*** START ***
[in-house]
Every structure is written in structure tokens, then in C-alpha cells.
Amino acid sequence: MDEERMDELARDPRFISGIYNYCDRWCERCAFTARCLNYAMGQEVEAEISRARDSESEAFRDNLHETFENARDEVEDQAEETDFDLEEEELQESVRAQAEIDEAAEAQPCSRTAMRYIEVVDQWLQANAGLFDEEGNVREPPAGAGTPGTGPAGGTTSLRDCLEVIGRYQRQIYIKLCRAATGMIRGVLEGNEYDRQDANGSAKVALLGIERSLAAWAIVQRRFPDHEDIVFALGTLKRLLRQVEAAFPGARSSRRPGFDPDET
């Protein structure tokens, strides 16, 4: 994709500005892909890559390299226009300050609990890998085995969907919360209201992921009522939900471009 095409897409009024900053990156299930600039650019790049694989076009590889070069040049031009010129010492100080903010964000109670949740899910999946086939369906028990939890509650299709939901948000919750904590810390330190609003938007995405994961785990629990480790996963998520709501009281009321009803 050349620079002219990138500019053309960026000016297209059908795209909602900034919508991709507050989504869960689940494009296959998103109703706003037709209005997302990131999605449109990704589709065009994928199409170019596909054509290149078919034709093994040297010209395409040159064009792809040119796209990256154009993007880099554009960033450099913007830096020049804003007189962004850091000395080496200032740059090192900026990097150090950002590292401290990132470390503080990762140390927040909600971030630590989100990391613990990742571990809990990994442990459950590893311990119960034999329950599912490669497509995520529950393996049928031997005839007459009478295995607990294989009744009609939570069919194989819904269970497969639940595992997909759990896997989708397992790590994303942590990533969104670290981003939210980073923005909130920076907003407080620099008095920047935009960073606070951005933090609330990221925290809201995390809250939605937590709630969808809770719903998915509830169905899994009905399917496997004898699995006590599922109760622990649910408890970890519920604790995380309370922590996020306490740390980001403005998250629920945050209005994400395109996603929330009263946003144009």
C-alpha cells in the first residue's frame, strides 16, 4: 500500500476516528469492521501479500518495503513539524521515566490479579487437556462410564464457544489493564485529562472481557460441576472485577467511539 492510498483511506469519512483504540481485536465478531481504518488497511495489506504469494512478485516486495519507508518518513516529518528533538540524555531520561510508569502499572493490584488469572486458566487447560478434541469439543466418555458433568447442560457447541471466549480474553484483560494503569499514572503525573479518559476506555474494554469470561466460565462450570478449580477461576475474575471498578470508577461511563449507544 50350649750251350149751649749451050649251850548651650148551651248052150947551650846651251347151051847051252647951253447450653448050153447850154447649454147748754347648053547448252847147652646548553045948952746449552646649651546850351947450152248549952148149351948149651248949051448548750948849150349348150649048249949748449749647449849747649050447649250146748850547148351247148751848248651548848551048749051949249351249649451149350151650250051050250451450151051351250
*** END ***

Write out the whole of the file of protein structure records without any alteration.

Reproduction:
[in-house]
Every structure is written in structure tokens, then in C-alpha cells.
Amino acid sequence: MDEERMDELARDPRFISGIYNYCDRWCERCAFTARCLNYAMGQEVEAEISRARDSESEAFRDNLHETFENARDEVEDQAEETDFDLEEEELQESVRAQAEIDEAAEAQPCSRTAMRYIEVVDQWLQANAGLFDEEGNVREPPAGAGTPGTGPAGGTTSLRDCLEVIGRYQRQIYIKLCRAATGMIRGVLEGNEYDRQDANGSAKVALLGIERSLAAWAIVQRRFPDHEDIVFALGTLKRLLRQVEAAFPGARSSRRPGFDPDET
């Protein structure tokens, strides 16, 4: 994709500005892909890559390299226009300050609990890998085995969907919360209201992921009522939900471009 095409897409009024900053990156299930600039650019790049694989076009590889070069040049031009010129010492100080903010964000109670949740899910999946086939369906028990939890509650299709939901948000919750904590810390330190609003938007995405994961785990629990480790996963998520709501009281009321009803 050349620079002219990138500019053309960026000016297209059908795209909602900034919508991709507050989504869960689940494009296959998103109703706003037709209005997302990131999605449109990704589709065009994928199409170019596909054509290149078919034709093994040297010209395409040159064009792809040119796209990256154009993007880099554009960033450099913007830096020049804003007189962004850091000395080496200032740059090192900026990097150090950002590292401290990132470390503080990762140390927040909600971030630590989100990391613990990742571990809990990994442990459950590893311990119960034999329950599912490669497509995520529950393996049928031997005839007459009478295995607990294989009744009609939570069919194989819904269970497969639940595992997909759990896997989708397992790590994303942590990533969104670290981003939210980073923005909130920076907003407080620099008095920047935009960073606070951005933090609330990221925290809201995390809250939605937590709630969808809770719903998915509830169905899994009905399917496997004898699995006590599922109760622990649910408890970890519920604790995380309370922590996020306490740390980001403005998250629920945050209005994400395109996603929330009263946003144009």
C-alpha cells in the first residue's frame, strides 16, 4: 500500500476516528469492521501479500518495503513539524521515566490479579487437556462410564464457544489493564485529562472481557460441576472485577467511539 492510498483511506469519512483504540481485536465478531481504518488497511495489506504469494512478485516486495519507508518518513516529518528533538540524555531520561510508569502499572493490584488469572486458566487447560478434541469439543466418555458433568447442560457447541471466549480474553484483560494503569499514572503525573479518559476506555474494554469470561466460565462450570478449580477461576475474575471498578470508577461511563449507544 50350649750251350149751649749451050649251850548651650148551651248052150947551650846651251347151051847051252647951253447450653448050153447850154447649454147748754347648053547448252847147652646548553045948952746449552646649651546850351947450152248549952148149351948149651248949051448548750948849150349348150649048249949748449749647449849747649050447649250146748850547148351247148751848248651548848551048749051949249351249649451149350151650250051050250451450151051351250